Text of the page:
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By Joe Watson
It’s early May, and many of us are thinking about moms, including those that need a little help making ends meet for their families. Nearly nine million moms and children in the United States have government cash value vouchers to spend on fruits and vegetables. Make sure they are spending it in your stores. Big Bird and Elmo can help you do that.
This money, to be spent only on fruits and vegetables, comes from the U.S. Department of Agriculture (USDA), through the states, as part of Special Supplemental Nutrition Program for Women, Infants, and Children (WIC). Each participating mom gets $10 a month and each child (up to age 5) gets $8 a month.
That’s a lot to be spent in your stores every month. As a former retailer, I think about how every WIC-authorized store should use its marketing prowess to attract those moms to produce. Assuming each WIC mom has two kids, that’s $26 a month in spending power. Capture that in your stores with kid-sized snacks, mom-friendly convenience items, and marketing programs like eat brighter!
Winning With Fresh Produce
WIC is a win-win for you and your customers. Moms have money to spend in your stores, and you have delicious produce to keep them and their families healthy. Getting kids to eat produce early as they form taste preferences builds produce consumers for life. They’ll buy more produce throughout their lives for themselves and for their own kids.
USDA notes nearly 46,000 stores are authorized to accept WIC. These vouchers are a use-it-or-lose-it proposition. Moms cannot carry this month’s money into next month, so capture those vouchers every month. Ensure moms are in your store each month seeking produce to maximize the use of their vouchers and care for their family with tasty, healthy foods. Make it easy for them to shop produce every month.
Children are the largest category of WIC participants. Your stores can play a big role in their futures as you make produce attractive to kids and moms. Imagine the preschool set begging mom for fresh fruits and vegetables the way they do in the cereal or candy aisles!
Help that happen; make it easy for moms to choose fruits and vegetables. Offer kid-sized value-priced fruit packs. Consider a multi-pack with a variety of items. Lower the profile of displays to allow kids to see what’s available and choose their favorites. Offer convenience items that help a busy mom use a lot of fresh produce quickly when she prepares meals. Think about cultural/ethnic preferences of moms in your stores. Offer moms tips and recipes that encourage them to use more produce.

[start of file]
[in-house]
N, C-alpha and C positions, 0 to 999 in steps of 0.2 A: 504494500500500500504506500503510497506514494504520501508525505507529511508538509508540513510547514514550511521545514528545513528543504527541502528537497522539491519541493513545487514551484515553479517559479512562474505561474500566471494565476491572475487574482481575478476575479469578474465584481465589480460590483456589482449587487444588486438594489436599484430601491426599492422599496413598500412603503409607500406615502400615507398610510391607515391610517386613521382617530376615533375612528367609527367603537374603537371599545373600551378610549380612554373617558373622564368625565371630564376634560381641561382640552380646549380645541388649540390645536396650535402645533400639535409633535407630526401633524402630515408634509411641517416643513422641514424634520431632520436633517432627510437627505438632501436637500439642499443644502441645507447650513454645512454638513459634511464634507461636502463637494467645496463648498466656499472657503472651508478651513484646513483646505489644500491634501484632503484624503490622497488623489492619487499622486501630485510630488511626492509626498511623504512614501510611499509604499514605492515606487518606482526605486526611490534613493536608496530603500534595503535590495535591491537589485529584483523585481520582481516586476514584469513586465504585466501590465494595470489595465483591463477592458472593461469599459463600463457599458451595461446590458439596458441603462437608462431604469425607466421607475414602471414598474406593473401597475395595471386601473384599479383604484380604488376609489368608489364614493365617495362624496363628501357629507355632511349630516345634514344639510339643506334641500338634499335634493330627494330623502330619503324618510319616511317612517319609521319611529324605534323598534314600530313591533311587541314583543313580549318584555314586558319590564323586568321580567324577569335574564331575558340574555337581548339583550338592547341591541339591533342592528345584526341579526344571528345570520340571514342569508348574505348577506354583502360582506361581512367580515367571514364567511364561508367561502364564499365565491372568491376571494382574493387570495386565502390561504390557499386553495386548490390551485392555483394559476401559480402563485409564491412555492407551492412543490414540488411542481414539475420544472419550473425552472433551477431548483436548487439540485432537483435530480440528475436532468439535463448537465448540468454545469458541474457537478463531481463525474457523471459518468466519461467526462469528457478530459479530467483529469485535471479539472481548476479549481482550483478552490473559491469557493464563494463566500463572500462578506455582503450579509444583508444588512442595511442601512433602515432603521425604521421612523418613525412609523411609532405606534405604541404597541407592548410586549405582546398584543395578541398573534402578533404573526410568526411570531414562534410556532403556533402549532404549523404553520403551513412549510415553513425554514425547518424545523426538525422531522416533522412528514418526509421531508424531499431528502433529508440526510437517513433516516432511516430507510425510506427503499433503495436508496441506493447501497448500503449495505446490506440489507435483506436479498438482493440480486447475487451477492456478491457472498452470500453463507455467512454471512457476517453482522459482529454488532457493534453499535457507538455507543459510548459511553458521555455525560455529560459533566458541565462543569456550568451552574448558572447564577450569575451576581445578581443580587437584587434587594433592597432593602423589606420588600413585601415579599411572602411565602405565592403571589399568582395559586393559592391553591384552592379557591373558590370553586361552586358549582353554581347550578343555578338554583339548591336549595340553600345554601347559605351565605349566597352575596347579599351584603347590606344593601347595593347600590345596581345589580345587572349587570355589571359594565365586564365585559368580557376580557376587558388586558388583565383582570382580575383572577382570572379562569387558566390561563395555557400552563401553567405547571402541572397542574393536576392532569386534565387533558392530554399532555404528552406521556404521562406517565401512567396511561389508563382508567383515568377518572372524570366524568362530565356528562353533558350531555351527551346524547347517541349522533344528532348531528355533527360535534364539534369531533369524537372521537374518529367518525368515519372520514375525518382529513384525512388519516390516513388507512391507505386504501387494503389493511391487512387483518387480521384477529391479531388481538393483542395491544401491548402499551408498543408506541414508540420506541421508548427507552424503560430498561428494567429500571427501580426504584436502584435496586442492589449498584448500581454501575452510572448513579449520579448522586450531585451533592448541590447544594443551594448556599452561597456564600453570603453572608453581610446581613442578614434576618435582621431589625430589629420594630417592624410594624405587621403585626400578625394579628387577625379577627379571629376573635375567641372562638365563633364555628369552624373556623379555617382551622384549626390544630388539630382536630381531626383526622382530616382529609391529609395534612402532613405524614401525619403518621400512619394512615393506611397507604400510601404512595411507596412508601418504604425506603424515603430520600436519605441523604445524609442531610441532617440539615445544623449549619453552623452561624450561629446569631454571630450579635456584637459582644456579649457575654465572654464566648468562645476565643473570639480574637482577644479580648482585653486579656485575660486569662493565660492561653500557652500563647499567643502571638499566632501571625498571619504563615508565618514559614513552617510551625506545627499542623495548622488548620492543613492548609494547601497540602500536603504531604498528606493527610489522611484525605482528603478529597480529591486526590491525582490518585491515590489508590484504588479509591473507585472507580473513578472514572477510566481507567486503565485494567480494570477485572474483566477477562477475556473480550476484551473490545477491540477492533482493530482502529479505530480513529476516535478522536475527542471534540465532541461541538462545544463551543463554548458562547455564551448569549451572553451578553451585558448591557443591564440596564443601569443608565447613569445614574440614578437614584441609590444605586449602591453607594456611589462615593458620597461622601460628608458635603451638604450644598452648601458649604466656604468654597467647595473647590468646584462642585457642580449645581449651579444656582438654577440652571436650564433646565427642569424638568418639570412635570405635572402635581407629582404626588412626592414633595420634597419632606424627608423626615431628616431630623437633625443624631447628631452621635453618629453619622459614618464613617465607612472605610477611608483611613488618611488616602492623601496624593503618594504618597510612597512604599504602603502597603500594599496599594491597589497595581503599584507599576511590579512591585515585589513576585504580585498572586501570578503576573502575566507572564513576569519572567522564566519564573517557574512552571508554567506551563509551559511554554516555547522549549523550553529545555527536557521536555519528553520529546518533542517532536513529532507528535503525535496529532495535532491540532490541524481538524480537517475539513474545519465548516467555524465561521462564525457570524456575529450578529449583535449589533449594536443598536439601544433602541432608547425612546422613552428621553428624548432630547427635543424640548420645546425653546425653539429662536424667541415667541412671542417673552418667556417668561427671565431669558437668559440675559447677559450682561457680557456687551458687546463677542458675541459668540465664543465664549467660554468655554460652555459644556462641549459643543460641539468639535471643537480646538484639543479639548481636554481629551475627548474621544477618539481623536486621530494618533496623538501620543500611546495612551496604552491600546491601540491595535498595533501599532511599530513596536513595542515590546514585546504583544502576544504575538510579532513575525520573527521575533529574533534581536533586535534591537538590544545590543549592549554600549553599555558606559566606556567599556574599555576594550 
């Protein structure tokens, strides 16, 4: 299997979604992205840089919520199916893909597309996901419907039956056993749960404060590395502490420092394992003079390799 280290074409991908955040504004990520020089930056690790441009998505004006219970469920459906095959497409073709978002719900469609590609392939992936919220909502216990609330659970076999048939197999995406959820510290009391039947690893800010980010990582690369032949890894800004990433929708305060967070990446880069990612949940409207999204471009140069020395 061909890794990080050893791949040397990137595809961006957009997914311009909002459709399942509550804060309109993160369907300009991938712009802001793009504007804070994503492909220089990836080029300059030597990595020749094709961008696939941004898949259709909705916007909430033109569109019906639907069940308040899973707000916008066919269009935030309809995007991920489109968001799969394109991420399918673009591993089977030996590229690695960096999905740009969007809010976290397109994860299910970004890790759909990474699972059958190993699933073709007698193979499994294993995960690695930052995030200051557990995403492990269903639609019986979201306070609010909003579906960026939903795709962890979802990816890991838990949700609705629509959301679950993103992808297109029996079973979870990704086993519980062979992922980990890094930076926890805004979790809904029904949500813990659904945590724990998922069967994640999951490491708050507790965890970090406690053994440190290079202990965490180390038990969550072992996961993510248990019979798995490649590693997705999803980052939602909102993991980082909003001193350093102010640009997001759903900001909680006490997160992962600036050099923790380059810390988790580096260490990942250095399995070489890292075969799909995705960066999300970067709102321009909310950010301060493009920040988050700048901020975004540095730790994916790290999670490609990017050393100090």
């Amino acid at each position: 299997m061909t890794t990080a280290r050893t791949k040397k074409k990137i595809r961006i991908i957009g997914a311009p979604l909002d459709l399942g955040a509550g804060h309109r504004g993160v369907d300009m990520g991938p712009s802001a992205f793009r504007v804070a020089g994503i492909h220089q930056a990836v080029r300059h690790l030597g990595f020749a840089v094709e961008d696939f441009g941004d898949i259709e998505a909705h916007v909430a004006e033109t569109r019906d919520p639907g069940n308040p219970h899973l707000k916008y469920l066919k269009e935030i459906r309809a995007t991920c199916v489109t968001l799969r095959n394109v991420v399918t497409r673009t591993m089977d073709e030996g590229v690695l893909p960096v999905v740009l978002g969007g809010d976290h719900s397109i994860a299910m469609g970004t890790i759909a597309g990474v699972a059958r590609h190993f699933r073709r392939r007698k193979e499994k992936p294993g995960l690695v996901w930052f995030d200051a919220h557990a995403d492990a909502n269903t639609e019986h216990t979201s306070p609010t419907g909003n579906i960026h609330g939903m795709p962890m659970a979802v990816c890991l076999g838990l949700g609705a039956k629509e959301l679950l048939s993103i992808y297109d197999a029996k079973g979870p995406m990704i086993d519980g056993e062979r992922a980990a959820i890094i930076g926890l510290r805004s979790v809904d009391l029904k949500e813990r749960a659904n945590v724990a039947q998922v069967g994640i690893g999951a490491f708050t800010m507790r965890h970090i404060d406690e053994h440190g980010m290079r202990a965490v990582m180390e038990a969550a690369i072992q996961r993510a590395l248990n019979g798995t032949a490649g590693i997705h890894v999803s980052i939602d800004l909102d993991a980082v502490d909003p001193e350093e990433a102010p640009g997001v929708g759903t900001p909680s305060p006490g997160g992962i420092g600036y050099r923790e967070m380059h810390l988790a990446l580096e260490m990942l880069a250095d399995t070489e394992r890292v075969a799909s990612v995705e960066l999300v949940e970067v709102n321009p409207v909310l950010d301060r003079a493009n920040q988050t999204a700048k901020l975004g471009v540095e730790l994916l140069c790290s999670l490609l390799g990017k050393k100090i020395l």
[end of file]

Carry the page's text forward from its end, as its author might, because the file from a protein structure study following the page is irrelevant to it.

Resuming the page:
eat brighter! Shines On
You can also appeal to the kids and moms by participating in the eat brighter! movement. This collaboration among PMA, Sesame Workshop and the Partnership for a Healthier America seeks to build fresh produce consumption in the same demographic as the WIC program: kids 2-5 and their families. By carrying produce clad in Big Bird, Elmo and Cookie Monster packaging, you can help moms make the healthy choice the easy choice. How grateful will mom be if your store is the one where her kids are clamoring for oranges or grape tomatoes? I’ll bet she comes back next week and the week after that.
At PMA’s recent Fresh Connections: Retail, we heard from an eat brighter! citrus shipper, Classic Harvest, and retailer Save-A-Lot, which worked together on a value-priced bag of oranges featuring Elmo to target moms and kids, especially WIC recipients. They had a great success. Those moms saw that their supermarket cared about them and their families. Work with your suppliers in the same way to build excitement and sales in produce.
Here at PMA, we are focused on creating greater produce demand; we believe eat brighter! can help drive your produce sales. We also see an amazing synergy between eat brighter! and your customers that receive WIC benefits. Huddle with your marketing folks, your dietitians, your buyers, and your merchandisers to brainstorm how you and Big Bird can make a difference for your customers and your bottom line.
Joe Watson is VP of business development for the Produce Marketing Association (PMA).